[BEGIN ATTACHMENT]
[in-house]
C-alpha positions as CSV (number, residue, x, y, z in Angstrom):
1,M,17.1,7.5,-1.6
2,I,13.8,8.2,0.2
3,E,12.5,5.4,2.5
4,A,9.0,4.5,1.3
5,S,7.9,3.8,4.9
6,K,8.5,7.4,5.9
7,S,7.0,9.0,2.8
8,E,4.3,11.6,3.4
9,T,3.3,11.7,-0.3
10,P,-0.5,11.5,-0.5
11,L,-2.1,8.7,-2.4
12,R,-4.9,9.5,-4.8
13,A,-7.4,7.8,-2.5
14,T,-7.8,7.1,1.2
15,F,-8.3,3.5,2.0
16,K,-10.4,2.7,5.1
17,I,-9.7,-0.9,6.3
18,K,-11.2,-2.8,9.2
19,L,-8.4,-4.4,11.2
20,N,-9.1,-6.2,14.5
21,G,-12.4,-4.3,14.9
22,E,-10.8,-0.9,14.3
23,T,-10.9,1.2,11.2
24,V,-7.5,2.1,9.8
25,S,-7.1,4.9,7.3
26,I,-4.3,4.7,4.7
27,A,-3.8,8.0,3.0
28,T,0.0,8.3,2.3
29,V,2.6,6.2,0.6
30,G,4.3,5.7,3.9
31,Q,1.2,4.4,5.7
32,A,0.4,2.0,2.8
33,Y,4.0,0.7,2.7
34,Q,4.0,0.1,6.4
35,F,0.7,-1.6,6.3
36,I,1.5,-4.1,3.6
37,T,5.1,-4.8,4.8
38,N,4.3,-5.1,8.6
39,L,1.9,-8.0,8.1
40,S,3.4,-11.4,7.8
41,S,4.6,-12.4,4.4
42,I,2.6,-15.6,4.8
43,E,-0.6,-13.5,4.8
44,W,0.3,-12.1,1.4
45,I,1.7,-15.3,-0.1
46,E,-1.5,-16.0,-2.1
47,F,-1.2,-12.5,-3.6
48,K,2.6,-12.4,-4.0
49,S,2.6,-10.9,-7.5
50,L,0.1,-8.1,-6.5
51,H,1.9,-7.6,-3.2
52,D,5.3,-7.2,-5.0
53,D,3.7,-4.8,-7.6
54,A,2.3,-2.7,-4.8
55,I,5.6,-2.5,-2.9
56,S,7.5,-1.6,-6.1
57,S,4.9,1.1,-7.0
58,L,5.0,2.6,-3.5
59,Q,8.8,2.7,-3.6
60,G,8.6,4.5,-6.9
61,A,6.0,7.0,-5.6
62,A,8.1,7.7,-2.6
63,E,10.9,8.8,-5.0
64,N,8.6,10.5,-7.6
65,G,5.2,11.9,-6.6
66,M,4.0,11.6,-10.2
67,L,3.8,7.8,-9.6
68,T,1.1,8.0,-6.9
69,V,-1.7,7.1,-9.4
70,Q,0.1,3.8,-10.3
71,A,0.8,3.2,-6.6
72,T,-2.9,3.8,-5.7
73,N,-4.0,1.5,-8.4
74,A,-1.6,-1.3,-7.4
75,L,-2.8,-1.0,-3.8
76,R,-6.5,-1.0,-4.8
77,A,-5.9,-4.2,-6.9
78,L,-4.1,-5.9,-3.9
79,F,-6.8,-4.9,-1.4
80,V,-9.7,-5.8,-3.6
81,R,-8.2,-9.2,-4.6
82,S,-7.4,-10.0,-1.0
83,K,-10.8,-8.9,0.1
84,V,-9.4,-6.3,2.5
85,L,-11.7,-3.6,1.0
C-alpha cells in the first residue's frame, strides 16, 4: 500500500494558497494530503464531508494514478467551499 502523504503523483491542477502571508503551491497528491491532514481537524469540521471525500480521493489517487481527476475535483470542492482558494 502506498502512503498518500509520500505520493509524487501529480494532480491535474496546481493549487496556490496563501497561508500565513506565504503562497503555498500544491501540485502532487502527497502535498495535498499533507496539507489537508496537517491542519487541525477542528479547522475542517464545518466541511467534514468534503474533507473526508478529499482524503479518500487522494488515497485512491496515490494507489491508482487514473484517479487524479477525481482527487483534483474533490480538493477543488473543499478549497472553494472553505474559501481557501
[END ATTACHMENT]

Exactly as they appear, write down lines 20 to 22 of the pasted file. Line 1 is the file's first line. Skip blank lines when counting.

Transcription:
18,K,-11.2,-2.8,9.2
19,L,-8.4,-4.4,11.2
20,N,-9.1,-6.2,14.5